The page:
Tuchman, a former automotive engineer, said that his new Roadster "drives like a dream" and that he plans to use the car for commuting. Tuchman has already dabbled in electric propulsion, having previously converted his 1937 Chris-Craft into an electric boat in order to legally take it on Lake Carnegie, which does not allow gas-powered boats.
With more Tesla dealerships set to open in a number of cities in both the U.S. and around the world, it shouldn't be long before the company begins racking up more sales of its electric spots car. For now, Tesla is the only company selling highway-capable electric vehicles in respectable volumes, but this fact will change in the next couple of years as the major automakers jump on the electric bandwagon.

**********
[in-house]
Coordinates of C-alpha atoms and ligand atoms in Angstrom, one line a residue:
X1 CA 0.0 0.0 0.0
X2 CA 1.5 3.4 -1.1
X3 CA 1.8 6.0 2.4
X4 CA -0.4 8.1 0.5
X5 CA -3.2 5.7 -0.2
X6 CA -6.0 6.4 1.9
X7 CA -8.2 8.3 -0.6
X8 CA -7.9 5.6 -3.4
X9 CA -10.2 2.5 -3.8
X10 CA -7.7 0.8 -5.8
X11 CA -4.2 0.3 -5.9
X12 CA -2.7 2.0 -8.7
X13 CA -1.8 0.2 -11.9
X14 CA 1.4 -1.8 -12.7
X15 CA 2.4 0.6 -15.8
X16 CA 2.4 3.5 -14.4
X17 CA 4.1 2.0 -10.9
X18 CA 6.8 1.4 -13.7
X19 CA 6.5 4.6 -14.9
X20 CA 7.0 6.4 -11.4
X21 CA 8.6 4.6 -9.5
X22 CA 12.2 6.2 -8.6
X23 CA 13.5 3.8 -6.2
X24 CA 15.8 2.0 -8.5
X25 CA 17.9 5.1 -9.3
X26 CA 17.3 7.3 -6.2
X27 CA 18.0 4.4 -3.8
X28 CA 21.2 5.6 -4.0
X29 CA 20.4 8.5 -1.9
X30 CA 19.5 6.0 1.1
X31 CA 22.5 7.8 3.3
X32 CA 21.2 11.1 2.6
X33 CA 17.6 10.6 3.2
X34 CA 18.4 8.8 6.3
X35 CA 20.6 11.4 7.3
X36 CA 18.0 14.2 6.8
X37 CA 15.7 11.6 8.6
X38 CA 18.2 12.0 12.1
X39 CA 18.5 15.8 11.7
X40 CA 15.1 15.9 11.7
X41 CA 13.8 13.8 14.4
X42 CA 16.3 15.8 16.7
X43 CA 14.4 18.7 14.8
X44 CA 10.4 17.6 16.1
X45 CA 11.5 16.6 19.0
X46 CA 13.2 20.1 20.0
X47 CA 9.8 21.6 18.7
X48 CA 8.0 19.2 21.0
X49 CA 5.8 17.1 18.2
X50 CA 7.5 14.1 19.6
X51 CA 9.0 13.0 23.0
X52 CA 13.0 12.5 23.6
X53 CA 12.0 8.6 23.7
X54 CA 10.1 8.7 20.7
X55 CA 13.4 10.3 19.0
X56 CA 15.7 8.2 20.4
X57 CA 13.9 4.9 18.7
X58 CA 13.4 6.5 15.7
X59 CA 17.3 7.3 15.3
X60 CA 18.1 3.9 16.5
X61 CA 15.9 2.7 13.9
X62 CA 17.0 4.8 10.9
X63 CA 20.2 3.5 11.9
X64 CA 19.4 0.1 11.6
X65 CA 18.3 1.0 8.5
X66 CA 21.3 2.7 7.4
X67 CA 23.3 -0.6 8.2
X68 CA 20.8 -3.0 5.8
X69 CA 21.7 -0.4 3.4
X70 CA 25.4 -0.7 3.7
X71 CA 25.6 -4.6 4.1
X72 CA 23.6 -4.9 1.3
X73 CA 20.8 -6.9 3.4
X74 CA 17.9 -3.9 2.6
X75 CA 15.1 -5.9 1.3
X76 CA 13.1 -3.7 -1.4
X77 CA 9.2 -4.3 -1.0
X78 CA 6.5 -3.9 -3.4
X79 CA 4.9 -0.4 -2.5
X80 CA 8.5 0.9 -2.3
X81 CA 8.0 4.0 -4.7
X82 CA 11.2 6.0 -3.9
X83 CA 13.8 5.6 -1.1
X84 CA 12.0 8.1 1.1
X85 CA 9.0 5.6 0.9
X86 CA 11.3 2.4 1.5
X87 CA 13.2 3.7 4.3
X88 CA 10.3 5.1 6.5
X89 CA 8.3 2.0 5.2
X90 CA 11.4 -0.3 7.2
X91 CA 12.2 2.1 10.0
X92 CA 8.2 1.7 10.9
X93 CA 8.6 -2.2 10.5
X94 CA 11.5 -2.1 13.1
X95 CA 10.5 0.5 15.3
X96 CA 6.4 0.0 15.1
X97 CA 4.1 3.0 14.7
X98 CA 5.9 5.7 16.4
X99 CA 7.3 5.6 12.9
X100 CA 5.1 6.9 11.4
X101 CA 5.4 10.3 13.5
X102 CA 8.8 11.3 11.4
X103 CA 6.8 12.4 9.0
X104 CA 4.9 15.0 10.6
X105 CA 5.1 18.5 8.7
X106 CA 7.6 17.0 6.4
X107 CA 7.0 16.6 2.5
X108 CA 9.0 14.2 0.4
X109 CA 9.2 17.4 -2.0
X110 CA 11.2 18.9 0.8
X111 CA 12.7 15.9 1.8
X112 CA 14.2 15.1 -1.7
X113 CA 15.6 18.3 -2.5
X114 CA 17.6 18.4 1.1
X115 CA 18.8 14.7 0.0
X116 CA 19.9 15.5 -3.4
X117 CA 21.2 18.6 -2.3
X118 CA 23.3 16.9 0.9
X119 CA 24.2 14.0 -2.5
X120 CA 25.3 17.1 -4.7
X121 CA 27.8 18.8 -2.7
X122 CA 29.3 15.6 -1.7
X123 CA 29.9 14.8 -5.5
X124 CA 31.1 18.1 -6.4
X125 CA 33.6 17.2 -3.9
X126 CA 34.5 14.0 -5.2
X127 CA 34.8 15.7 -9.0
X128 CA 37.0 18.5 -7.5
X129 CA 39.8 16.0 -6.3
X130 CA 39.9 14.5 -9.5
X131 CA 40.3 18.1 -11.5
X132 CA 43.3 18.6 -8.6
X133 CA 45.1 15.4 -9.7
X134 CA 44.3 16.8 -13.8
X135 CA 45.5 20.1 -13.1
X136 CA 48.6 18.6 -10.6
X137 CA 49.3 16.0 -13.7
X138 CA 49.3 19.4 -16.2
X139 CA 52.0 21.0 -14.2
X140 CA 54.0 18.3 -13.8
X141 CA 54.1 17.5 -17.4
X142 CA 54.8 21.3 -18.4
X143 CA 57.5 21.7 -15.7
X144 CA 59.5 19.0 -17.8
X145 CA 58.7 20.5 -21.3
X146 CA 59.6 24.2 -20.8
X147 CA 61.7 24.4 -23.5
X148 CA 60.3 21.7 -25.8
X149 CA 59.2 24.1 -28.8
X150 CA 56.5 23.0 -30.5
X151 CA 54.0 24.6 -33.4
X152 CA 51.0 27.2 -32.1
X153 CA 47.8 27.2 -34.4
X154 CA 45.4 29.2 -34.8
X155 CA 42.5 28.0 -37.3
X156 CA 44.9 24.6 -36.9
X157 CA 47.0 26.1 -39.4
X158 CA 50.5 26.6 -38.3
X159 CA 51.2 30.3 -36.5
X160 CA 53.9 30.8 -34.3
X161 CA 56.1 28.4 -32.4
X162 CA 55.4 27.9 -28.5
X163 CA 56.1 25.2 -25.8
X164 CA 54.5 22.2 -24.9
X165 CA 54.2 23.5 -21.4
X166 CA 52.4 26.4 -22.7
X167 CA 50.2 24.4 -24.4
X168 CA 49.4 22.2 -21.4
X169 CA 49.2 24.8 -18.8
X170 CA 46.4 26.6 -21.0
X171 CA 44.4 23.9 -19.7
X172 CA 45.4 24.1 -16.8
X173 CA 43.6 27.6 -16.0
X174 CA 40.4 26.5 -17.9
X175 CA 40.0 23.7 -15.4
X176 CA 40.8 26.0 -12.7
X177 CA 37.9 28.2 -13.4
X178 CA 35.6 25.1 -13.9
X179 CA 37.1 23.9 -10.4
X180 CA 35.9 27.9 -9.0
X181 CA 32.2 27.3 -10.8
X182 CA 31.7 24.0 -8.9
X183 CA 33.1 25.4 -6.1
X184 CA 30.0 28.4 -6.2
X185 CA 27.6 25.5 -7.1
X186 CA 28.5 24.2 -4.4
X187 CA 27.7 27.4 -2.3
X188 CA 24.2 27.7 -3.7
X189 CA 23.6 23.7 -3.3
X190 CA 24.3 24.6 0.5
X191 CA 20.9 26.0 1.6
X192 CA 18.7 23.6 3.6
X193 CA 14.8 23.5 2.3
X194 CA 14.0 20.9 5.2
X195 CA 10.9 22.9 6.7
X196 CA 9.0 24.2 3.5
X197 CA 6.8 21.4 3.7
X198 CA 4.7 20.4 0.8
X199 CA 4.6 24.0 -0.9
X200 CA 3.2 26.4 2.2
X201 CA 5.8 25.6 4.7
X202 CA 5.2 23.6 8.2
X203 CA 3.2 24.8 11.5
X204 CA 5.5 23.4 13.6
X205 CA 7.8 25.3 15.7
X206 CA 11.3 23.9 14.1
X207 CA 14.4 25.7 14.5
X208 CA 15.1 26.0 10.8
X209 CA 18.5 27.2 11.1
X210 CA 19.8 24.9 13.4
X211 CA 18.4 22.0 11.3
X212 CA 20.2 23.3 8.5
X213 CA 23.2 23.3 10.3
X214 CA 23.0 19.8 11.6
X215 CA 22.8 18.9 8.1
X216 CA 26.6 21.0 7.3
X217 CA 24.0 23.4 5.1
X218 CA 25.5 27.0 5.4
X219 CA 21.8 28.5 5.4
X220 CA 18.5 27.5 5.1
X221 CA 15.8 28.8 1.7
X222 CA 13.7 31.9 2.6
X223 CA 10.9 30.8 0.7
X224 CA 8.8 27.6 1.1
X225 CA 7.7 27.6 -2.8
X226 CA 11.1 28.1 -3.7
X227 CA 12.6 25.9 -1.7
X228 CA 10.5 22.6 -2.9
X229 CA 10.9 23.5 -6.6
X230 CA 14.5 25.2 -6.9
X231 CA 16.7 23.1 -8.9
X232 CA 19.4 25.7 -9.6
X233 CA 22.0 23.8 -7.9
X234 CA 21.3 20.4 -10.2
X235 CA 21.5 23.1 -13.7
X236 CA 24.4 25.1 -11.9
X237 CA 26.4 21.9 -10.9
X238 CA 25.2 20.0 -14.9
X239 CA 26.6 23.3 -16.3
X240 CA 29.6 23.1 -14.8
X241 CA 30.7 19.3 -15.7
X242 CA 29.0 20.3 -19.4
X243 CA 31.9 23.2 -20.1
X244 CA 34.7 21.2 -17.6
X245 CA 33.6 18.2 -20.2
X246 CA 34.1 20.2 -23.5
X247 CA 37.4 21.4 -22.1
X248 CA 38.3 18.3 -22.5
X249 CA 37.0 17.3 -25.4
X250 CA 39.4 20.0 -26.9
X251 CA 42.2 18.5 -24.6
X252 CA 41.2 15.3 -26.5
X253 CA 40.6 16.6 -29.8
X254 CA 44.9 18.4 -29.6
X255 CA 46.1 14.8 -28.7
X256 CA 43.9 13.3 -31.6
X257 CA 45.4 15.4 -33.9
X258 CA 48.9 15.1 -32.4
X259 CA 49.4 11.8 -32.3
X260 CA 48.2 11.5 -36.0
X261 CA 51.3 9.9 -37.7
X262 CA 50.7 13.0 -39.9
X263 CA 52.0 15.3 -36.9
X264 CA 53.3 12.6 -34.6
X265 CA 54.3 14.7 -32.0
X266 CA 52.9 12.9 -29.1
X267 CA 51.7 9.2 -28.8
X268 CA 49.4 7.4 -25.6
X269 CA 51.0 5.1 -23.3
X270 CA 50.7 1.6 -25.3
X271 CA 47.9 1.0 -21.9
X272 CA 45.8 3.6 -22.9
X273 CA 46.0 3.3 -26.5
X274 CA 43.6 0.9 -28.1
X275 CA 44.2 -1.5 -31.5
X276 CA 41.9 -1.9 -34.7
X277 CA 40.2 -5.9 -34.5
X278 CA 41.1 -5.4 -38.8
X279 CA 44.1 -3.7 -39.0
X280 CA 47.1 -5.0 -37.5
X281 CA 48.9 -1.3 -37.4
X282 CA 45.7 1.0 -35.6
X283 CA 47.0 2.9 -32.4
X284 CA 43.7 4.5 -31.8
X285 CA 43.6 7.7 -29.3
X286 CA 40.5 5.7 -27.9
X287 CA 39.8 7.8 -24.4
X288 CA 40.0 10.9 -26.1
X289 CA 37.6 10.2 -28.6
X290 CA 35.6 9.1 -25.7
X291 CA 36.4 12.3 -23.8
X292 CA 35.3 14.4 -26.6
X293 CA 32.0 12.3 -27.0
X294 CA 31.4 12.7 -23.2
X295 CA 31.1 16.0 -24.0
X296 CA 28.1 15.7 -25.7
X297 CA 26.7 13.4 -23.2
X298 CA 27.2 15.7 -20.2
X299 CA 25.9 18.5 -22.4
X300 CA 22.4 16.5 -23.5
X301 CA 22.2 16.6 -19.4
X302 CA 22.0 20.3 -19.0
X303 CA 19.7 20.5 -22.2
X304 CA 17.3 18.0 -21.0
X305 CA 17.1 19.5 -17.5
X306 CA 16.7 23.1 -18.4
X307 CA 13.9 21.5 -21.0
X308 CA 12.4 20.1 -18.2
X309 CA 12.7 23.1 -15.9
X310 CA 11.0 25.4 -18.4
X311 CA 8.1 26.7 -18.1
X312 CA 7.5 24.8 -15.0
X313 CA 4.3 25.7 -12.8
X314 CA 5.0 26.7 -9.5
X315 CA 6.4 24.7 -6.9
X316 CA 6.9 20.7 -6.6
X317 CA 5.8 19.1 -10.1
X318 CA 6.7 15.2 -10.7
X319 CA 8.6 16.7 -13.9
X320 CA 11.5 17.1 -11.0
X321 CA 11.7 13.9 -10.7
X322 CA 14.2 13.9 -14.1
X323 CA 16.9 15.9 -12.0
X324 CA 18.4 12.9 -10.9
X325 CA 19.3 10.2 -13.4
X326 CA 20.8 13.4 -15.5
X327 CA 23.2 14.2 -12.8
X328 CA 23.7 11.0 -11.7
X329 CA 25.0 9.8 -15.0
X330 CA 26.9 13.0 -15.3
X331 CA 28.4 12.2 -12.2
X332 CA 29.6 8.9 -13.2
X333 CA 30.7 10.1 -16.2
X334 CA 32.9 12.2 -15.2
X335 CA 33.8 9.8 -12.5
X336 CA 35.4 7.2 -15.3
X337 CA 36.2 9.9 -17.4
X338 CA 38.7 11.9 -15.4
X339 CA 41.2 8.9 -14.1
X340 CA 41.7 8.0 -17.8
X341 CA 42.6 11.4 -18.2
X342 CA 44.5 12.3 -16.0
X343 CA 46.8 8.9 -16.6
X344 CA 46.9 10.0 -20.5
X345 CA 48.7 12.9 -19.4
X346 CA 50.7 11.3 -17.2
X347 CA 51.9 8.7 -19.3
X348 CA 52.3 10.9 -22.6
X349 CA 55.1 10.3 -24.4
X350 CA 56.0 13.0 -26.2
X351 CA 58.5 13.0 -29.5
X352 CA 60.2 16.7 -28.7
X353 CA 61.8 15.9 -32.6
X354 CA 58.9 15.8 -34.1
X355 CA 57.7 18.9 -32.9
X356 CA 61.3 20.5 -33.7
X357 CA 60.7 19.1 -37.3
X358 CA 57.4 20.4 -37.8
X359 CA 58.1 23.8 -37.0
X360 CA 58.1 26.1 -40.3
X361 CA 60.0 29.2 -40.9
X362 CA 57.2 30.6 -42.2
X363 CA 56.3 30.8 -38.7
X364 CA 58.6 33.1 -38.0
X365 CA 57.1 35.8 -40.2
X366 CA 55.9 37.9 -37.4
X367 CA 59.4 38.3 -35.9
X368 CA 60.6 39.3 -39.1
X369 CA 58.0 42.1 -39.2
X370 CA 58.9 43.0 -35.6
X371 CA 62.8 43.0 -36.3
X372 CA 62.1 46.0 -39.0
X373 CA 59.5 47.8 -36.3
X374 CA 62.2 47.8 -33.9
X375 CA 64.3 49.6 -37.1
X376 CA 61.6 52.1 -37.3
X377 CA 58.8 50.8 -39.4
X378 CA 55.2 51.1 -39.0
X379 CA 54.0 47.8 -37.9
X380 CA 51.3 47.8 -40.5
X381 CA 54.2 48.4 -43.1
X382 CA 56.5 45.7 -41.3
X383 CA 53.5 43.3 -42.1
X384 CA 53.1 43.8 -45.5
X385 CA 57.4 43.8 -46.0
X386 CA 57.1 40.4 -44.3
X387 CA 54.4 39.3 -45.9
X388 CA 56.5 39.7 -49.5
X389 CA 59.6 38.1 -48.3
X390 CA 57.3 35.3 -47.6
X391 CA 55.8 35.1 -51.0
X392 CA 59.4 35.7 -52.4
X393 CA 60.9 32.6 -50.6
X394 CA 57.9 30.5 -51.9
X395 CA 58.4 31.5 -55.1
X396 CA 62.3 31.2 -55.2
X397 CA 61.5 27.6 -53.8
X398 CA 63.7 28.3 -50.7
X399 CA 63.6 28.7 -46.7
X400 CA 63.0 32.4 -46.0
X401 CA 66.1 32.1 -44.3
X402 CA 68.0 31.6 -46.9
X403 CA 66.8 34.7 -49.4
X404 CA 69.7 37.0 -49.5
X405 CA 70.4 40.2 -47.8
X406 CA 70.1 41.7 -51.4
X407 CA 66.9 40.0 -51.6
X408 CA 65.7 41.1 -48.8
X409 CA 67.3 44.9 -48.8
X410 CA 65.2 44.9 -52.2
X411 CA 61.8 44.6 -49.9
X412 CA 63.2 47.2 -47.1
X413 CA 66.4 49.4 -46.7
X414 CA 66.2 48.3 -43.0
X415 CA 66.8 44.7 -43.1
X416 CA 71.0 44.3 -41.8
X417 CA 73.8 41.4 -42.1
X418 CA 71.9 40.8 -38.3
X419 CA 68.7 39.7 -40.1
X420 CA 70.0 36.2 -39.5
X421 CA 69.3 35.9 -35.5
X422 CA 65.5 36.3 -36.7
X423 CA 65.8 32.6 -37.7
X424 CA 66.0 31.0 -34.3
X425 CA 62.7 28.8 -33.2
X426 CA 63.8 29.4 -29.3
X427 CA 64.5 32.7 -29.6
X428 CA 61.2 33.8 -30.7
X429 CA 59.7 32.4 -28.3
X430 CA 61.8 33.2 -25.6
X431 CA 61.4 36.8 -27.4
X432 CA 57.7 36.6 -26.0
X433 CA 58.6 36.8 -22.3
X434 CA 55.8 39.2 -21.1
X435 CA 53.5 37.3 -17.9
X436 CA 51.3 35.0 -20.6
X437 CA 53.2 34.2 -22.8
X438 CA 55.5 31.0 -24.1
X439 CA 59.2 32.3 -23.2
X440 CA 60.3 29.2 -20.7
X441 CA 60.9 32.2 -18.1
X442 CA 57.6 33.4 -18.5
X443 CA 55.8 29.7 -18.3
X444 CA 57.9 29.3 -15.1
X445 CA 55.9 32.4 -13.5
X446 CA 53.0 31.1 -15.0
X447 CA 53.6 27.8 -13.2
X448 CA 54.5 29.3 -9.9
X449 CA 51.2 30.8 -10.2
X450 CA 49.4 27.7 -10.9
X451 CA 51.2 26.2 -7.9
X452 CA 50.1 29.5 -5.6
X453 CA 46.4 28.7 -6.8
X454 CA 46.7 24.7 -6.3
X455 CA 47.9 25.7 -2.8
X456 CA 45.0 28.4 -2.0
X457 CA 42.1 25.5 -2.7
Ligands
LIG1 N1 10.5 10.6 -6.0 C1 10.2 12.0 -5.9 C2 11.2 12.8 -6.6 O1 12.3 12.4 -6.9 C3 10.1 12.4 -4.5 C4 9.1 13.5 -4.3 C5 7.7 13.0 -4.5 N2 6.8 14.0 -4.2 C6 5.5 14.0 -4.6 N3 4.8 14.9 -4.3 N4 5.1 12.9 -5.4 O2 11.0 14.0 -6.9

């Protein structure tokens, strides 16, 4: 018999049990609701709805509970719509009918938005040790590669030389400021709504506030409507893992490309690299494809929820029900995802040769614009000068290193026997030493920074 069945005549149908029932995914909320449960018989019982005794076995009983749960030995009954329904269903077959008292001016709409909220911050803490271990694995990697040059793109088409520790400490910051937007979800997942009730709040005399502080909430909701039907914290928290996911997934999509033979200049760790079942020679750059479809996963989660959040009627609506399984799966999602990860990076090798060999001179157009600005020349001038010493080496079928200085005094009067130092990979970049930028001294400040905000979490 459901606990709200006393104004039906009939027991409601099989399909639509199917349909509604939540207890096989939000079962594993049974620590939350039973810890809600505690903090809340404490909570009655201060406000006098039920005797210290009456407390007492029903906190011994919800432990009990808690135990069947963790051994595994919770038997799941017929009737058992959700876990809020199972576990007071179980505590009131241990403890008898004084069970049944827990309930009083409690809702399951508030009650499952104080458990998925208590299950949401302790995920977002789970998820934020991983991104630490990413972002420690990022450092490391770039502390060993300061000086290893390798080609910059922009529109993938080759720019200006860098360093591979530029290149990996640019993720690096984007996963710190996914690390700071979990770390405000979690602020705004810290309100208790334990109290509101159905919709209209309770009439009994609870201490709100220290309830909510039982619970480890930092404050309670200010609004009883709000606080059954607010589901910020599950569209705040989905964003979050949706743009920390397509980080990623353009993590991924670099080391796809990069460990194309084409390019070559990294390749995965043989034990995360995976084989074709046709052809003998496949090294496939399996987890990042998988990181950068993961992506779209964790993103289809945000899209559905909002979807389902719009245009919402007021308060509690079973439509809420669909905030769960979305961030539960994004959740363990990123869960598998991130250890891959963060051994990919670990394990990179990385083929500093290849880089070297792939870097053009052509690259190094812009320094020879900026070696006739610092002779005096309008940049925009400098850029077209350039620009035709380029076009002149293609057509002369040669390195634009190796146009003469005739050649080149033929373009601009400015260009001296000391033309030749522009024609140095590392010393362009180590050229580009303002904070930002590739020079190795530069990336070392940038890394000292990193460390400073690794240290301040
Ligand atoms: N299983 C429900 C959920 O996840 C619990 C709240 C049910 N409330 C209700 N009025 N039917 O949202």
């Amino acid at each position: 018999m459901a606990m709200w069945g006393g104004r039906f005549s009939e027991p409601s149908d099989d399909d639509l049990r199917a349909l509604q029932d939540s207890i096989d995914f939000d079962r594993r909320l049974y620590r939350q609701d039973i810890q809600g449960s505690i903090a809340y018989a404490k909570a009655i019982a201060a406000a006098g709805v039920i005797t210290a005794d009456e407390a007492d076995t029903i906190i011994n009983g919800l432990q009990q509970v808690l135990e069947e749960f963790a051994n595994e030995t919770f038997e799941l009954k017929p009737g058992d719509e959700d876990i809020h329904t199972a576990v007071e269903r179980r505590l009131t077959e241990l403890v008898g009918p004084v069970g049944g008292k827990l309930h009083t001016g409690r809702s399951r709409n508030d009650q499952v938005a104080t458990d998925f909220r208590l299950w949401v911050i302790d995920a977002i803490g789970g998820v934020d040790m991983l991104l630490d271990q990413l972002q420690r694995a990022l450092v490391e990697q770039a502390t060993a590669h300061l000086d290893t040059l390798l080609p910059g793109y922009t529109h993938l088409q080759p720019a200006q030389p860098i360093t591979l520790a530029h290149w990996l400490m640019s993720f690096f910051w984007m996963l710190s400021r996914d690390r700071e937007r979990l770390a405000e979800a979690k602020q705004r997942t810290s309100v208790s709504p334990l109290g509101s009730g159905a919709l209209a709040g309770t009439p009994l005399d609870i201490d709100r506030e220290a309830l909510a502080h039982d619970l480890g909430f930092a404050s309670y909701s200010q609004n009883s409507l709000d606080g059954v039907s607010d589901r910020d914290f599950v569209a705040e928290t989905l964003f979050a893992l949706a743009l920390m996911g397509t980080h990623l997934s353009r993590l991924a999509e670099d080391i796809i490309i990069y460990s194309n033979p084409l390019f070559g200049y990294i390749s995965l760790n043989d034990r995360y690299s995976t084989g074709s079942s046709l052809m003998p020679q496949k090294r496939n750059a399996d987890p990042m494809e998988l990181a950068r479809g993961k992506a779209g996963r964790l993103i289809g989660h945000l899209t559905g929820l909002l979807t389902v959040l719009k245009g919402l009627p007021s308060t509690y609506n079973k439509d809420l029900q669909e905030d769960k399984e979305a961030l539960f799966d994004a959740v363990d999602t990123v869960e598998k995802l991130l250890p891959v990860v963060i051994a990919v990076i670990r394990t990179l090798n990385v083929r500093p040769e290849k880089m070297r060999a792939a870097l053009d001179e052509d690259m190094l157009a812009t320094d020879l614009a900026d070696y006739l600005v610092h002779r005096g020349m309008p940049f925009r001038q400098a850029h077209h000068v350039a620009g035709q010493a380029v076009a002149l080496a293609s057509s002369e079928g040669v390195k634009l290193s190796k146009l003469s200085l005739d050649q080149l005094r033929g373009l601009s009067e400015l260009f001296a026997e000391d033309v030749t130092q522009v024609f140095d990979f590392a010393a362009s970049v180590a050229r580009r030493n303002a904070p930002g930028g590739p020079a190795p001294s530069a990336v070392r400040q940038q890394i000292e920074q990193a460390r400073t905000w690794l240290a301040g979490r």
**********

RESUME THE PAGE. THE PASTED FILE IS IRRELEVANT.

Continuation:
To help keep sales up, Tesla is branching out in terms of its model range, first with the all-new Model S sedan and then with a second generation Roadster. Furthermore, the deal with Daimler will see Tesla supply the German automaker with batteries and the technical expertise needed to bring an electric car to market at the highest possible speed. The first fruits of this partnership will be a fleet of electric Smart ForTwos, which should go on sale late next year.